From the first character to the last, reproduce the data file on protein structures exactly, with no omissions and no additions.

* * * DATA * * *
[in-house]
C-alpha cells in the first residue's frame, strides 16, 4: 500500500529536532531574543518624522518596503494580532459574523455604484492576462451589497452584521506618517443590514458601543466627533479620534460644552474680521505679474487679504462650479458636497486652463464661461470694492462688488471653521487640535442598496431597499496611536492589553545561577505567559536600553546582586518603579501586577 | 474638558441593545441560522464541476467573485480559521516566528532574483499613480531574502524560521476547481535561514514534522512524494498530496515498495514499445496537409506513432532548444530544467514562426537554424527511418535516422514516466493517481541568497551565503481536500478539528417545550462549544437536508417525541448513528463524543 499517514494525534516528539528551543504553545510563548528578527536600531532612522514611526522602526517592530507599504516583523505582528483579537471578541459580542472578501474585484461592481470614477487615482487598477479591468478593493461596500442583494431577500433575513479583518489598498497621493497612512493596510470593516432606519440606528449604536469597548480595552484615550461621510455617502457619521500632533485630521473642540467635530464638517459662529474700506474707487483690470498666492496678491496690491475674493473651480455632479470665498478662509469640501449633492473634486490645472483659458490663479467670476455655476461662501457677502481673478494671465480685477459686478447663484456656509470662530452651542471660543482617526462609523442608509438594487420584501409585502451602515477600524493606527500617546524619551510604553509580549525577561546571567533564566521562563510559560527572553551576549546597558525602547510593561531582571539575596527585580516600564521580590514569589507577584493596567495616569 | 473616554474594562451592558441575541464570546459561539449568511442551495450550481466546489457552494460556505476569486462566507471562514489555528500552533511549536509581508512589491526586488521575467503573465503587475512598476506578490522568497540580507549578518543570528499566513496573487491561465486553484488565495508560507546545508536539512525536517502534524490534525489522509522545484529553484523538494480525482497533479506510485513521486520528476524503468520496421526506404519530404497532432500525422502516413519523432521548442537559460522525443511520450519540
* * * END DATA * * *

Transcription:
[in-house]
C-alpha cells in the first residue's frame, strides 16, 4: 500500500529536532531574543518624522518596503494580532459574523455604484492576462451589497452584521506618517443590514458601543466627533479620534460644552474680521505679474487679504462650479458636497486652463464661461470694492462688488471653521487640535442598496431597499496611536492589553545561577505567559536600553546582586518603579501586577 | 474638558441593545441560522464541476467573485480559521516566528532574483499613480531574502524560521476547481535561514514534522512524494498530496515498495514499445496537409506513432532548444530544467514562426537554424527511418535516422514516466493517481541568497551565503481536500478539528417545550462549544437536508417525541448513528463524543 499517514494525534516528539528551543504553545510563548528578527536600531532612522514611526522602526517592530507599504516583523505582528483579537471578541459580542472578501474585484461592481470614477487615482487598477479591468478593493461596500442583494431577500433575513479583518489598498497621493497612512493596510470593516432606519440606528449604536469597548480595552484615550461621510455617502457619521500632533485630521473642540467635530464638517459662529474700506474707487483690470498666492496678491496690491475674493473651480455632479470665498478662509469640501449633492473634486490645472483659458490663479467670476455655476461662501457677502481673478494671465480685477459686478447663484456656509470662530452651542471660543482617526462609523442608509438594487420584501409585502451602515477600524493606527500617546524619551510604553509580549525577561546571567533564566521562563510559560527572553551576549546597558525602547510593561531582571539575596527585580516600564521580590514569589507577584493596567495616569 | 473616554474594562451592558441575541464570546459561539449568511442551495450550481466546489457552494460556505476569486462566507471562514489555528500552533511549536509581508512589491526586488521575467503573465503587475512598476506578490522568497540580507549578518543570528499566513496573487491561465486553484488565495508560507546545508536539512525536517502534524490534525489522509522545484529553484523538494480525482497533479506510485513521486520528476524503468520496421526506404519530404497532432500525422502516413519523432521548442537559460522525443511520450519540